Listening to Linnzi Zaorksi is like taking a trip back in time—with your grandparents' radio as the transporter.
That's because Zaorski's brand of '30s swing is startlingly authentic-sounding. For years, people have been telling her that the microphone makes her voice sound old or wondering what effect she uses to make her voice sound that way.
“I would never say I have a pretty voice,” said the New Orleans singer who moved to Southern California late last year. “It's not a pretty voice. It's an old-style voice.”
It's the voice Zaorski discovered in 2000 when she left the small town of Alexandria, La., and went to see a jazz band in a dank little bar on Decatur Street in New Orleans. She asked the band to play a song. They asked her to sing it.
“I had had quite a few drinks,” she reminisces. “I knew about 30 percent of the song. The four toothless men in the bar seemed to like it.”
More importantly, so did the band. Zaorski learned the song and came back the following week. They invited her to join the band, and, eventually, they became the New Orleans Jazz Vipers. That's when Zaorski started to think of herself as a singer.
“The fact that someone liked my singing and the guys in the band were receptive to it was surprising and great to me. I decided that this was my thing. This is what I'm going to do.”
Though Zaorski is partial to the jazz music from before the big-band era of the '40s and loves it when swing dancers strut their stuff at her shows, she's not overly nostalgic about the time. Onstage, one could be forgiven for thinking it's the role she was born to play. Decked out in a vintage cocktail dress with pin curls and pumps, she looks every bit a torch singer from a bygone era. She doesn't belt out the songs so much as let them out of a bottle to work their magic on the audience. It's not a whiskey-and-cigarettes kind of voice, suffused with sorrow, redolent with heartbreak.“Not yet!” she says with a laugh.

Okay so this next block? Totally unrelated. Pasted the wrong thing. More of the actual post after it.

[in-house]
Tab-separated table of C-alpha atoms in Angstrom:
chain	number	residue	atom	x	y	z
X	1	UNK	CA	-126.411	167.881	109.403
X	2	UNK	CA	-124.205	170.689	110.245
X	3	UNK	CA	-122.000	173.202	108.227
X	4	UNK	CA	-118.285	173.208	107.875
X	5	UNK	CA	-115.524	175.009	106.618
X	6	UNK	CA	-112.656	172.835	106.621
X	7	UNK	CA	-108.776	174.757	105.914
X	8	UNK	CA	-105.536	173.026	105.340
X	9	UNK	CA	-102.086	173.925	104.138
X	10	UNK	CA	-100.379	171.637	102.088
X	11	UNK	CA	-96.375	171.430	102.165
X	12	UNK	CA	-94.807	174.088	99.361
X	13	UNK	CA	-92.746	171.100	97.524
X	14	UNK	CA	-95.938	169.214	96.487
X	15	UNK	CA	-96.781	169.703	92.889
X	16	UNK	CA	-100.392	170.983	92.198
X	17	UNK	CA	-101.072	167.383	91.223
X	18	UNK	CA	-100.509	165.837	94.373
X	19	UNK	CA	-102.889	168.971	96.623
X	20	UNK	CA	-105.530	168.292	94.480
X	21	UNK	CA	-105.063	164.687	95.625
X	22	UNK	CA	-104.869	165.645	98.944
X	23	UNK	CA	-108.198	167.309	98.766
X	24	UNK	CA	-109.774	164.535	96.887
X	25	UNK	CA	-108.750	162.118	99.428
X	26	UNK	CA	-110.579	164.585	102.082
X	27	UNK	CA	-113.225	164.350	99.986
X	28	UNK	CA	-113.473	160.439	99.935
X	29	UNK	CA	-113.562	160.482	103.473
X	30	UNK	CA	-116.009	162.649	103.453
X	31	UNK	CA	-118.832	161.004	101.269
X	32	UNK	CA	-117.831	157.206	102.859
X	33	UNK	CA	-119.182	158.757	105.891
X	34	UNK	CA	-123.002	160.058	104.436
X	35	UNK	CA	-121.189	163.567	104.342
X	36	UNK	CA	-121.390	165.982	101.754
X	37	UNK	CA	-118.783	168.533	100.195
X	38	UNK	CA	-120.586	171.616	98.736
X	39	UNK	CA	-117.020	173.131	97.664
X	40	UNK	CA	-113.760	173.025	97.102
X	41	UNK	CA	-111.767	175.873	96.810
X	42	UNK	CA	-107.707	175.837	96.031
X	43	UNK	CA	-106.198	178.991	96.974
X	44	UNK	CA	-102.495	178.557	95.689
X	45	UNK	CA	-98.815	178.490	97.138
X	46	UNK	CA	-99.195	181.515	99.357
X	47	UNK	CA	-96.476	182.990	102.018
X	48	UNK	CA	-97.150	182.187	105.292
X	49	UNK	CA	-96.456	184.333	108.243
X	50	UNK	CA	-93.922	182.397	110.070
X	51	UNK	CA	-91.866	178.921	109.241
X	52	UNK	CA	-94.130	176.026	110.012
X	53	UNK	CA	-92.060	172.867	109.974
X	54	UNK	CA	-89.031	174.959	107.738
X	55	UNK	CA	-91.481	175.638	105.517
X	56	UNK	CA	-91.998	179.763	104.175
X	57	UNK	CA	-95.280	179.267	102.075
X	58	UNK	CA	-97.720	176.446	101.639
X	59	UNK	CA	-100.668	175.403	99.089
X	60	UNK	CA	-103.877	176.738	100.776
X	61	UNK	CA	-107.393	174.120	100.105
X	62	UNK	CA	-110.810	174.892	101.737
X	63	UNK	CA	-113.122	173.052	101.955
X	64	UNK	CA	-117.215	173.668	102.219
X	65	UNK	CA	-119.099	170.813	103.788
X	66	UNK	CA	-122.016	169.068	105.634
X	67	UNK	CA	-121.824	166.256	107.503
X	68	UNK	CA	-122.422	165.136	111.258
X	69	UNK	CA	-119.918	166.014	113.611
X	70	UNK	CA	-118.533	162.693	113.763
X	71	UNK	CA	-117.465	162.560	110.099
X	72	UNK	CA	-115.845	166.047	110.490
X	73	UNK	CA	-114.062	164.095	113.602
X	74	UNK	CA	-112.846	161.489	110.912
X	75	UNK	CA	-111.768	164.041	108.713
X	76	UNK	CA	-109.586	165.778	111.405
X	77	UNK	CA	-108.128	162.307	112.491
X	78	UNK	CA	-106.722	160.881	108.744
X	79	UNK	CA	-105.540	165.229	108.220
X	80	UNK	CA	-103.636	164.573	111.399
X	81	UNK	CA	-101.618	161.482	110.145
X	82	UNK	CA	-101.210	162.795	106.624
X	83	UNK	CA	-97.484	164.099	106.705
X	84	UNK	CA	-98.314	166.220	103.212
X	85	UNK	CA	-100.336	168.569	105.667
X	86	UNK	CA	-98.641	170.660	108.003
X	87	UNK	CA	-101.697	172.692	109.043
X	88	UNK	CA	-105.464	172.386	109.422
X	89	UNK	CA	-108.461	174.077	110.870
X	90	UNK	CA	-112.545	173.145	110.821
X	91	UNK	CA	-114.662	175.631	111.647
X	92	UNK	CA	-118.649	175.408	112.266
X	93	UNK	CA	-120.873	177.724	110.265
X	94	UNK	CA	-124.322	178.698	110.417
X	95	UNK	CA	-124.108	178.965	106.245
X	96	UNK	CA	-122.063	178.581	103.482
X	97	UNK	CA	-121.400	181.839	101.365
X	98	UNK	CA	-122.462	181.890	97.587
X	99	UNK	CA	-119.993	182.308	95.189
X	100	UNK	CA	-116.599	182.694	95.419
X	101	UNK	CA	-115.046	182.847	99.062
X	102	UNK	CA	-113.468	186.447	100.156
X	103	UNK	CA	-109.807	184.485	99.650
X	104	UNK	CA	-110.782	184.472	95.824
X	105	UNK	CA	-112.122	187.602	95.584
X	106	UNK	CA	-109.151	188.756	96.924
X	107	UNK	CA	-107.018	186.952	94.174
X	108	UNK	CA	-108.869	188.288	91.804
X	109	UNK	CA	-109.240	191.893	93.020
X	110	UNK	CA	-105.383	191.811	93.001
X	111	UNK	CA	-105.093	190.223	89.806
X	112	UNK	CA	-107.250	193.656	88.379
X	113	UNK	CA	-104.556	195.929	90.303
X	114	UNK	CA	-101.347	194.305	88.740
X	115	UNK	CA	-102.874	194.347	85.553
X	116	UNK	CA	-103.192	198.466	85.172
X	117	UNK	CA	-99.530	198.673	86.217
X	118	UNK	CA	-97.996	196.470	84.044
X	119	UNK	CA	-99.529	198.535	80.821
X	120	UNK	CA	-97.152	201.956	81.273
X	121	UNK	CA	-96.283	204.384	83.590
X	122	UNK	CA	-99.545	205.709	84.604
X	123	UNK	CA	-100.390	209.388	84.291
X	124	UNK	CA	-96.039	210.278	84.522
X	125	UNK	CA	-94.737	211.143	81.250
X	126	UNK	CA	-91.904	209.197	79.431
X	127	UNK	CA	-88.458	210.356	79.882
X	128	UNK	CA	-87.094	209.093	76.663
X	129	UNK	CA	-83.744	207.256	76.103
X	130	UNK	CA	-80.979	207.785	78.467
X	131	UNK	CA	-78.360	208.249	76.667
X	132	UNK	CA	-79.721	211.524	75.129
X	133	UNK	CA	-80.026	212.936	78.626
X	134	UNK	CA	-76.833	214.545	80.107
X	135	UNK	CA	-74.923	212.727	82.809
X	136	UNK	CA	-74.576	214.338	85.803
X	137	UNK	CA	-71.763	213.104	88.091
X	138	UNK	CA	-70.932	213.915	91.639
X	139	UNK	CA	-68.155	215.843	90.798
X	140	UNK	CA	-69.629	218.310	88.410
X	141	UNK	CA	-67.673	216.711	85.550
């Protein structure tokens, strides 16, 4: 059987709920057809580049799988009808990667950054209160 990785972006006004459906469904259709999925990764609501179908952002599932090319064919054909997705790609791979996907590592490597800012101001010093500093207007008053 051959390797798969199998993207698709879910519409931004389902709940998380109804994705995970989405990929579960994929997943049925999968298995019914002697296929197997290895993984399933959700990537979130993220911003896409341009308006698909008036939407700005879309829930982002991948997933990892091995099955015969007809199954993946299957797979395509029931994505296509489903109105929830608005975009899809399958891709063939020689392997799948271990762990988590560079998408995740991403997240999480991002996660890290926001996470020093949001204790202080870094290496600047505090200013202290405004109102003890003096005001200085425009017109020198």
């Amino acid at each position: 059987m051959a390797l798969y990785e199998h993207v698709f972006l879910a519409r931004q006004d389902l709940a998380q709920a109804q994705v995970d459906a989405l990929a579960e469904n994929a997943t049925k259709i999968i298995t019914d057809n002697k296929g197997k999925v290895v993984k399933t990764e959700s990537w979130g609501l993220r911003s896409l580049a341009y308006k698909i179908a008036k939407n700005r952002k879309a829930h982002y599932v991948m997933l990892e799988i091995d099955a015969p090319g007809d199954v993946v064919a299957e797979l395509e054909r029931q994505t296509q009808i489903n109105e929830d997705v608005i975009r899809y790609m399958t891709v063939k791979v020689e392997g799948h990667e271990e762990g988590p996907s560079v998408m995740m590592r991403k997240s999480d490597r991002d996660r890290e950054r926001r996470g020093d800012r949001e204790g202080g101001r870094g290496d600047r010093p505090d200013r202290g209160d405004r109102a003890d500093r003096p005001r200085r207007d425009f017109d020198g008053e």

When she sings such classics as “Devil and the Deep Blue Sea,” “Rhythm in Me” and “When I Get Low, I Get High,” the audience finds itself transported back to the days when men wore hats and women wore lipstick and everyone smoked wherever they damn well pleased.
Improbably, the girl who grew up wanting to be Cyndi Lauper and singing Judy Garland songs in the shower was playing d.b.a. New Orleans on Frenchman Street once a week.
Then along came Katrina.
Zaorski's house in the Bywater area took on four feet of water and lost its roof. She gutted the house to the studs and went to work on repairing the damage.
“It took three years and a lot of getting ripped off by contractors, which was common,” she says. “A lot of frustration, a lot stress.”
When she finally finished the house, she realized she didn't want it back. She put it on the market and left the Big Easy for Southern California. Zaorski found her way to Pioneertown, a rural, high-desert community in Yucca Valley northwest of Joshua Tree. Built in the '40s, Pioneertown was the set for western movies. Today, it's a community of artists, entertainers and performers, making Zaorski's transition from swamp to desert an easy one.
“The desert is for survivors,” she insists. “It's an extreme environment.”
New Orleans' loss is San Diego's gain.
Zaorski started performing with guitar player Adrian Demain and bass player Jim Austin, who both have San Diego ties. With residencies at Calypso's in Encinitas and Bar Pink in North Park every fourth Monday and Wednesday of the month, respectively, San Diego has become something of a home away from home away from home.Living in the desert has given her the space to write more original material, some of which will appear on the Christmas album she has in the works with Summertone Records, set for a November release.
So, it seems that the girl from the swamps has reinvented herself as a desert magnolia, singing her timeless songs in a place stuck in the past, using her old-sounding voice to create something new.Linnzi Zaorski and her band play at the Calypso Cafe in Encinitas on Monday, Aug. 24, and at Bar Pink on Wednesday, Aug. 26. www.myspace.com/linnzizaorski.